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MN toddler might never walk again after assault by mom’s boyfriend

Paul Walsh and Randy Furst, Star Tribune (Minneapolis) –

A 21-year-old man has been charged with throwing his girlfriend’s 21-month-old daughter onto a bed “like a sack of potatoes” in their north Minneapolis home, leaving the child facing a fate of possibly never walking again.

Eric P. Boone was charged Friday with first-degree assault and is being held in lieu of $150,000 bail ahead of a court hearing Tuesday.

The girl’s medical specialists have indicated that “a possible prognosis could result in the victim being a quadriplegic and/or need a permanent tracheotomy to breathe,” police said in announcing the charges.

The girl’s mother told police that her daughter would cry whenever she was around Boone and had “blood clots” in her eyes “all the time,” the criminal complaint read.

Others who live in the house told police they have seen Boone hit the child and have seen the girl with broken blood vessels in her eyes, according to the complaint.

The mother added that Boone choked her recently for about 30 seconds to the point that she couldn’t breathe, the complaint added.

Tonjia Shafer, Boone’s aunt, said that the mother’s name is Shanise Pruitt, 21, and the injured girl is Shawny Bradshaw. Shafer said that Boone and Pruitt have lived in her basement for about six months.

“She was a happy baby, she was always talking to me and joking,” Shafer said.

According to the criminal complaint:

Officers were called to a home in the 2400 block of Logan Avenue N. shortly before 1 p.m. on Oct. 26 regarding a child not breathing. They saw a 21-month-old girl being attended by medical personnel.

The girl had swelling and bruising around an eye, her chin and neck. An ambulance took her to North Memorial Medical Center in Robbinsdale.

Boone lived in the basement with Pruitt, Shawny and the couple’s 5-week-old boy.

Boone told officers at the scene that he was asleep in the same bed with the girl and the newborn. When the girl woke up, Boone added, he discovered that she was not breathing. He ran upstairs from the basement and told others who live there to call 911.

He later told police that when the newborn began to cry, he pushed on the girl’s stomach to reach the infant and later noticed she was not breathing.

Three days later, a county child protection investigator learned that Boone had thrown the girl on the bed out of anger because she fell out of his hands as he walked down the stairs with her.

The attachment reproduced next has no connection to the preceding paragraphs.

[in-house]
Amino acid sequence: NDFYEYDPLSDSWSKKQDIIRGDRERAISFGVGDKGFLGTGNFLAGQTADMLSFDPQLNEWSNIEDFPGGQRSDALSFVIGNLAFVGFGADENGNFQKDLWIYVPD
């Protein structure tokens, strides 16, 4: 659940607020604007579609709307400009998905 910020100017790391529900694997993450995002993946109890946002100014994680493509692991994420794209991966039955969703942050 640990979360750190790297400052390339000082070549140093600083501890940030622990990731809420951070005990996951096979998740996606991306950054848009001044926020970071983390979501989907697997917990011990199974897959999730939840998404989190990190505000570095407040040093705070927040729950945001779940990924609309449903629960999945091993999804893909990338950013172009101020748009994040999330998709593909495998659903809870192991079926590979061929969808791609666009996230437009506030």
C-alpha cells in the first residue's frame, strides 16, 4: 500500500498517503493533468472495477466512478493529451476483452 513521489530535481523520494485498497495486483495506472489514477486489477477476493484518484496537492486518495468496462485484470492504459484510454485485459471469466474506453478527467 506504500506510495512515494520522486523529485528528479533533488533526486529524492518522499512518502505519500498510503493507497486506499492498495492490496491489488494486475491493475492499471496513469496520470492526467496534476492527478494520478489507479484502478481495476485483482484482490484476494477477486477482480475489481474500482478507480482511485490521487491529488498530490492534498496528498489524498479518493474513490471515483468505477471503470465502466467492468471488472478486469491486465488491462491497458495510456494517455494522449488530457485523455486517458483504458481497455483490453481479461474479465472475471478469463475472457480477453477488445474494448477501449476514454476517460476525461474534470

In a follow-up interview with police, Boone said the girl squirmed out of his arms twice as he went down the stairs. He caught her the first time and was upset because he had told her to be still.

As he reached the bottom of the stairs, she squirmed again and fell to the floor. He picked up the girl and threw her about 5 feet face-first onto the bed “like a sack of potatoes.”

The girl’s doctors indicated that her injuries — which include a high cervical-cord injury — could have happened from being thrown onto a bed or during other violent acts.

Shafer said that Boone had asked her to look after the infant while he gave Shawny a bath.

She said she was upstairs, on her computer, when her daughter ran upstairs and said, “Mom, call 911, Shawny can’t breathe.” She same she came running down the stairs and Boone started giving Shawny CPR. She said Boone revived her, but she appeared to stop breathing again. She said police, firefighters and paramedics arrived, and were able to revive Shawny again.

Boone’s criminal history in Minnesota includes non-felony convictions for disorderly conduct, tampering with a motor vehicle and interference with a police officer.

Shafer said that Boone could be a “good dad” and patient, but there were times when the couple was in the basement and she would hear the little girl being slapped. She did not know which parent was doing it, but she said that Pruitt left the discipline to Boone. “They both yelled at her,” Shafer recalled.

She said that Boone was not in good shape when Pruitt went off to the cosmetology school appointment, because he had been awake constantly, taking care of the infant who was crying all the time. “Eric had not been asleep for three days,” she said.

Shafer said both Boone and Pruitt needed some help. “It doesn’t matter whether the system punishes him or not,” she said. “God will punish him.”

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